by Rick Schultz
- Wow, this seatpost really works!
- 4 different post diameters with 2 post length options for each post diameter.
- 4 spring combinations offering support for riders weight of 50 lbs. to 250 lbs.
- 2 setback options (12mm, 25mm)
- 0-35mm travel
- Made from 6061 Aluminum
- Stainless Steel hardware
- Only other option to turn a hardtail into a suspension bike is to buy a new one.
- None identified
2.1 (Aluminum): $249 TESTED
3.2 (Carbon): $329
Source: Bike shops, Websites
Features: Replacement springs to handle rider weight from 50 lbs. (22.7 kg) to 250 lbs.
8 (eight) different post diameters and post lengths
How obtained: Sample from KINEKT
Summary: Low cost solution turns hardtail gravel, cross, road, MTB into a suspension bike
Years ago, I bought a semi-custom DEAN carbon-wrapped titanium hardtail. Adding a complete *XTR groupset made it complete. At the time, I used it mainly for trail riding. I also used it as my commuter bike riding back and forth to work. That was when I was younger.
Now, that I am a little older, I don’t seem to be able to absorb all of the little bumps along the trail anymore. The DEAN is a hardtail, so there’s really not a lot of options to soften the ride.
*How I ended up with the XTR groupset is a quick story that I hope won’t get you, the reader too upset. It turns out that the private middle-school that my daughter attended, was also attended by Kozo Shimano’s two daughters. Our daughters never really knew each other since my daughter was into sports and his daughters were into music, dance, etc. During a school event that we both attended, I was able to speak with him and he invited me to stop by Shimano offering me a ‘friendship’ price for the groupset. His generous offer was too good to not take him up on it. And, being XTR, it’s still ‘alive and well’ many years later!
Doing a little research, I found 3 options;
1. Get a new full-suspension mountain bike. But, new XTR level MTB’s are EXPENSIVE, $10,000 to over $12,000.
- I would have to consider SRAM, or
- I would have to move down a step to XT or even further down the rung to SLX and maybe all the way down to DEORE.
After riding XTR, these aren’t really options.
2. Buy a dropper post, but two issues
- quality ones are expensive ($450-$800)
- and they do not come with suspension.
So that leaves this option out as well.
3. Get a suspension seatpost. Doing an initial search showed that there are junk ones ($20-$30), or quality ones ($175-$300). Current recommendations seem to point to Cane Creek and Kinekt. Cane Creek’s $300 seat post can hold more rider weight but gives up on the amount of travel (20mm for the Cane Creek vs 35mm for the Kinekt).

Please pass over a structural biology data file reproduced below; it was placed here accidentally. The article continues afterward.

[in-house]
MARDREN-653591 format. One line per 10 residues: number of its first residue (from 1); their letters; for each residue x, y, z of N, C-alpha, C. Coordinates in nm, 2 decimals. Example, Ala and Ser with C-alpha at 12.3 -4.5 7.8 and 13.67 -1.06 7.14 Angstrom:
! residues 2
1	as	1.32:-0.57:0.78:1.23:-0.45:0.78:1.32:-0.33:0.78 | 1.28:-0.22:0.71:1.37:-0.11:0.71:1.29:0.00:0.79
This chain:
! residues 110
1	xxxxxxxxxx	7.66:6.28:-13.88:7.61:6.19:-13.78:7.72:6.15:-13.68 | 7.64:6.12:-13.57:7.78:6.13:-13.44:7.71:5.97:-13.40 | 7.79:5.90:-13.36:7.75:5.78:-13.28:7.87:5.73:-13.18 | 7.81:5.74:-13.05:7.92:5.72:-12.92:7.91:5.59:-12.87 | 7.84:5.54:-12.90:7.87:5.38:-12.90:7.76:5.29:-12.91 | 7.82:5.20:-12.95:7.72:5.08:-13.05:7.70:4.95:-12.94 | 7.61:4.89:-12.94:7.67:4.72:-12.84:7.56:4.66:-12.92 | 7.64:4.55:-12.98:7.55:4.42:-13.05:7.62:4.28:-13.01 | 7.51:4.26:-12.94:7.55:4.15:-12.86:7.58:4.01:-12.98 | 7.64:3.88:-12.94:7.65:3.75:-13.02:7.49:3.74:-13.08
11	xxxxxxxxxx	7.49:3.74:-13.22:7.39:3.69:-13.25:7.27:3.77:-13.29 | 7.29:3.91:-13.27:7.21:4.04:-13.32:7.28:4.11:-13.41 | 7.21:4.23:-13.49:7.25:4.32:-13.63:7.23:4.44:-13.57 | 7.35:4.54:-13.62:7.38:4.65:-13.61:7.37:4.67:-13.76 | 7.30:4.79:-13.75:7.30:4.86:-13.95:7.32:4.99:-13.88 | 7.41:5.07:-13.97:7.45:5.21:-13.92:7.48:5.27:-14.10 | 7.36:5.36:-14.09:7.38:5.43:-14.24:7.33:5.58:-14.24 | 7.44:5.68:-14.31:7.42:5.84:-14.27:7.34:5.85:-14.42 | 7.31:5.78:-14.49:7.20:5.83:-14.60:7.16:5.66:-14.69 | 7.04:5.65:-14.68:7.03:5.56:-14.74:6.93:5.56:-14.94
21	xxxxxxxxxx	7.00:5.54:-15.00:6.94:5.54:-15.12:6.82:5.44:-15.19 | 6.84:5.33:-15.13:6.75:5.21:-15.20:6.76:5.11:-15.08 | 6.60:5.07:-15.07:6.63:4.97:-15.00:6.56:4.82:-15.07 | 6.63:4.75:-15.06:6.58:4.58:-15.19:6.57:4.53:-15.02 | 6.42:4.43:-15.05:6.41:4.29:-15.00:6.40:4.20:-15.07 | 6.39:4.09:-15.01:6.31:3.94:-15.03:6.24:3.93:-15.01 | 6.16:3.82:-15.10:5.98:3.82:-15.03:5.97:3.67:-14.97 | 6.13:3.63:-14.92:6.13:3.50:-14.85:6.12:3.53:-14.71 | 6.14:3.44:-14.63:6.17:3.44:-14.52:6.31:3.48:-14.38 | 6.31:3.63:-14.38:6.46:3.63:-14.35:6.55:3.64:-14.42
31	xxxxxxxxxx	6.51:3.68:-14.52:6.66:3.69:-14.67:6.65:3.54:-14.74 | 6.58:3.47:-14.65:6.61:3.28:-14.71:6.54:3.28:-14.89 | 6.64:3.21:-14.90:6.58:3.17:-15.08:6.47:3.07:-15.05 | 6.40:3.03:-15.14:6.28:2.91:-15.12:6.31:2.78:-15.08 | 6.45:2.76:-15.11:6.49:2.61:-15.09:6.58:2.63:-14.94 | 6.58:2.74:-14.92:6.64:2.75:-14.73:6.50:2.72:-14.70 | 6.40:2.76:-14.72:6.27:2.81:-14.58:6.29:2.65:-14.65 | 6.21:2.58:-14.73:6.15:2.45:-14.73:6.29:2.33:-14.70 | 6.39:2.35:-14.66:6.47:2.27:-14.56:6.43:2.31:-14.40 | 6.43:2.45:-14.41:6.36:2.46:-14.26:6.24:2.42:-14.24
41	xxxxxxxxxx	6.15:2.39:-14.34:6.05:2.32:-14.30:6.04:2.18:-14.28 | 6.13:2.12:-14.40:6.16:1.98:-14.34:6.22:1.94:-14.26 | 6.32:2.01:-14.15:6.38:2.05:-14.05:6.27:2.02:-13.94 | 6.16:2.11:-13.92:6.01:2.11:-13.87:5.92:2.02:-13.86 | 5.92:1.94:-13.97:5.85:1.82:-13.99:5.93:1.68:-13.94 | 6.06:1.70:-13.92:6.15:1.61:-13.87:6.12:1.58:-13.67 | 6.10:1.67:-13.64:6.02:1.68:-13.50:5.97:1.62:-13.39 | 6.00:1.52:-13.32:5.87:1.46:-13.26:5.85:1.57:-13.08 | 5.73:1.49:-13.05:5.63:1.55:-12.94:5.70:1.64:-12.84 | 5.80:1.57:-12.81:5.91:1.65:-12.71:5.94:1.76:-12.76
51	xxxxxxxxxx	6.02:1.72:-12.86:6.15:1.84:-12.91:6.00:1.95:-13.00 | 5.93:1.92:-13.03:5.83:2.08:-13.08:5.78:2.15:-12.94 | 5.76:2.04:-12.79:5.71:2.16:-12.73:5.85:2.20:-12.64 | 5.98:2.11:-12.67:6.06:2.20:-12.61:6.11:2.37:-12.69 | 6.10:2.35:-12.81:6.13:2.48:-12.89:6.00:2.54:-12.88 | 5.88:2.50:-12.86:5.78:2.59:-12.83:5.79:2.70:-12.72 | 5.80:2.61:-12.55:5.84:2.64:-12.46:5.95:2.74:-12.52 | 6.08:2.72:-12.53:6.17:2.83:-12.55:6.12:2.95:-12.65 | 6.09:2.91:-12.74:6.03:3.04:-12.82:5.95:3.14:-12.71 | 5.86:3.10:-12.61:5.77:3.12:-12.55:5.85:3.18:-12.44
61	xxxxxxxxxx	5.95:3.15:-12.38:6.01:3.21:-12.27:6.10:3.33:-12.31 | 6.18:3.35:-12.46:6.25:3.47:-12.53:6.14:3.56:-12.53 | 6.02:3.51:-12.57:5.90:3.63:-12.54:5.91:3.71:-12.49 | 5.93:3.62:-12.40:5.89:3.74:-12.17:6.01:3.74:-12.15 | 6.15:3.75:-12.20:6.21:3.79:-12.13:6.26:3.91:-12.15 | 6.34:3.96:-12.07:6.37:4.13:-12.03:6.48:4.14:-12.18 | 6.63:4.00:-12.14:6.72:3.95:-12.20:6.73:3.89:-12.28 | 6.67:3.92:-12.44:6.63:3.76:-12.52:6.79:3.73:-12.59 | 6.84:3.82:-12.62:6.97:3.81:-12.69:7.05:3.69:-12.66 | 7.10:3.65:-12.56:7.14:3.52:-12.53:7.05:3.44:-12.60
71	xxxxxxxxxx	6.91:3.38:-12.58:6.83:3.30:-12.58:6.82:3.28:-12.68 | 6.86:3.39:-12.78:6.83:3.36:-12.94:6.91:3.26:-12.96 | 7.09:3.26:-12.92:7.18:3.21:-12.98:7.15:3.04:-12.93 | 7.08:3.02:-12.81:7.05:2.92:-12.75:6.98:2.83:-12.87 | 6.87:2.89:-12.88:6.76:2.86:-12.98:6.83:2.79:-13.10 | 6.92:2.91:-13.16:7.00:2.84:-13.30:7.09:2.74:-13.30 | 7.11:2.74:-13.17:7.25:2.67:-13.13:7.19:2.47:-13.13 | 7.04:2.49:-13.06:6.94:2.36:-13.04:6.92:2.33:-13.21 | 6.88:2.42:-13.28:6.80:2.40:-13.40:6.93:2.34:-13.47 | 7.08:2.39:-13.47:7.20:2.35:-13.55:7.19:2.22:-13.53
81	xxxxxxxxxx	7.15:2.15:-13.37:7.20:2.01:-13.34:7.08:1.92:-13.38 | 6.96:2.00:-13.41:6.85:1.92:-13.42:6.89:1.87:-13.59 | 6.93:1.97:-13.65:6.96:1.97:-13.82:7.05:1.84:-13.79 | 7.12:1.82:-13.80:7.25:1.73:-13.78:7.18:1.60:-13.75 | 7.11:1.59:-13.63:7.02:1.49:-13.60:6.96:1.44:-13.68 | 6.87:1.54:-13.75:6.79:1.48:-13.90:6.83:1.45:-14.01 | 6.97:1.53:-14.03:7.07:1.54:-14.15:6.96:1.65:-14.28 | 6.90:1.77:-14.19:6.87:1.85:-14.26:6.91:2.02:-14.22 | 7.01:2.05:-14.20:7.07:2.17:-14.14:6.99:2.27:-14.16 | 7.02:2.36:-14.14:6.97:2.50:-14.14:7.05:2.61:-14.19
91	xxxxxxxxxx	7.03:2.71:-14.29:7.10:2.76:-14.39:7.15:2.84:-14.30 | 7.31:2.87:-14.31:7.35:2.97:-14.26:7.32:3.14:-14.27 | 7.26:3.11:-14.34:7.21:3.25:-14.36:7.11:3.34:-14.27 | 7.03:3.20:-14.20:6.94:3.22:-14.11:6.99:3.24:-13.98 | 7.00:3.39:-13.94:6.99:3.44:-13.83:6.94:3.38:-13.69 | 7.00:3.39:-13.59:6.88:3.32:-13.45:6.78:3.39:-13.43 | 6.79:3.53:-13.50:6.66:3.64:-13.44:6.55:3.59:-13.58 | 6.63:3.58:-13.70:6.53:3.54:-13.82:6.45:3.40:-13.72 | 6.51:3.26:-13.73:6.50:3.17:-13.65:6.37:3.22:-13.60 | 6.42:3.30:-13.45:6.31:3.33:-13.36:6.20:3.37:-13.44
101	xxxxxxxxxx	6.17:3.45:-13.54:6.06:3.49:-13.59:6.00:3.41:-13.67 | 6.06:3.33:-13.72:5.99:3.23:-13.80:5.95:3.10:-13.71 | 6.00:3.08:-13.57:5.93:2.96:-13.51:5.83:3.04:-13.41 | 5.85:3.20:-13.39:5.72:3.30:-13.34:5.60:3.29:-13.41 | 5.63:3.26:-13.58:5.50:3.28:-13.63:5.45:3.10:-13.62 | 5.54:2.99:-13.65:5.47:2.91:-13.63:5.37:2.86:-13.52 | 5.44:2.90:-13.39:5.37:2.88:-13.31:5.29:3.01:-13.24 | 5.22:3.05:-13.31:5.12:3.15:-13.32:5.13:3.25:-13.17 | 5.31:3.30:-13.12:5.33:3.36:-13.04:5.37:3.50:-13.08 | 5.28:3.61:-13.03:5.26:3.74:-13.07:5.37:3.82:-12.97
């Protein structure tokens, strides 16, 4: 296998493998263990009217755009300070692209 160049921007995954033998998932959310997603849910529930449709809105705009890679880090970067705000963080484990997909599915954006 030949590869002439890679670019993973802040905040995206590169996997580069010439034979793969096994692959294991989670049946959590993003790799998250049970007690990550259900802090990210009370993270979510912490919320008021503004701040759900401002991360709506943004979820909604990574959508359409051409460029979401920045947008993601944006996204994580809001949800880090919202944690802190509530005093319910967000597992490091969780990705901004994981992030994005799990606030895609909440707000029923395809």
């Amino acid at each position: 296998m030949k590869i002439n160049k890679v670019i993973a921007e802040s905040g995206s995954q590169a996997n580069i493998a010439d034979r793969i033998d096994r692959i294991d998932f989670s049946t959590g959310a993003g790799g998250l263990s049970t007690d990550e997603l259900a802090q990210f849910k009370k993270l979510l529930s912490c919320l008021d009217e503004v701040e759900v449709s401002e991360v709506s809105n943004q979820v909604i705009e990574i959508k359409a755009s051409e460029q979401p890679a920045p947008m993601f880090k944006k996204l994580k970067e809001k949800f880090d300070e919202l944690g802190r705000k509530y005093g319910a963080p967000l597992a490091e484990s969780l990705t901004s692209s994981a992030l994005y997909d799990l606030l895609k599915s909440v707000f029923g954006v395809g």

After researching, the Kinekt looks like the best deal out there, especially since you can purchase different springs for different weights as well as to fine-tune. The Kinekt is quality manufactured. This thing is SOLID!
The DEAN had a custom Titanium seatpost, which I had to wrestle out. Comparing the seatposts, weight was the first thing I noticed. Both posts were 400mm. The DEAN Ti MTB seatpost weighs 179g (6.3 oz, 0.39 lbs.), the Kinekt is 563g (19.9 oz, 1.24 lbs.). The Kinekt is 214.5% heavier than the DEAN Ti, but, the main reason for this is that the DEAN MTB was built for light weight, including the seat post, the Kinekt is built as a very durable suspension seatpost and includes steel springs.
After going through their website’s setup procedures, I found that I wanted a little more firmness. It was just a little too bouncy for me. Kinekt added several different springs so that I could fine tune. I quickly and easily swapped out one of the BLACK springs for an ORANGE spring. I watched their how-to video and it was super easy. There are also videos on SETTING-UP and choosing initial springs, ADVANCED TUNING and ADJUSTING PRELOAD, SPRING SWAP OUT, HOW TO CHANGE BUSHINGS and FINE-TUNING by mixing springs. All-in-all, a very useful website.
After inserting the seatpost, it was very easy to install the saddle because
a) the design of the clamp allows plenty of room for the saddle rails
- all you need to do to install a saddle is rotate the saddle 90°, place over the clamp, rotate back straight then tighten. Eazy-peezy.
b) the clamp bolts are at an angle allowing plenty of room for your allen wrench when tightening.
Trying It Out
After setting the preload, I setup the saddle height. Once set, I took it around the block and out onto a local trail. WOW, what a difference this seatpost made! It was almost as if I had a full suspension MTB, it roade that good. Out on the street, it was a cushier ride as well. Much more comfortable.
Summary – Highly Recommended: 5 out of 5 stars!
This seatpost can be used to soften any ‘hard-tail’ bike. Kinekt recommends this seatpost for
- Gravel bikes
- Mountain bikes
- Commuter bikes
- Fat bikes,
- Youth bikes, and even, yes,
- Road bikes!
This is a product I’m keeping.
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Coach Rick Schultz is an avid cyclist who trains, races and coaches in Southern California. Rick is an engineer by trade, and in addition to being a coach, he's a bike fitter and prolific product reviewer. He's the author of Stretching & Core Strengthening for the Cyclist and Bike Fit 101: Your Toolset for a Great Bike Fit in the RBR eBookstore. Check his product reviews website, www.biketestreviews.com, and his coaching site, www.bikefitnesscoaching.com. Click to read Rick's full bio.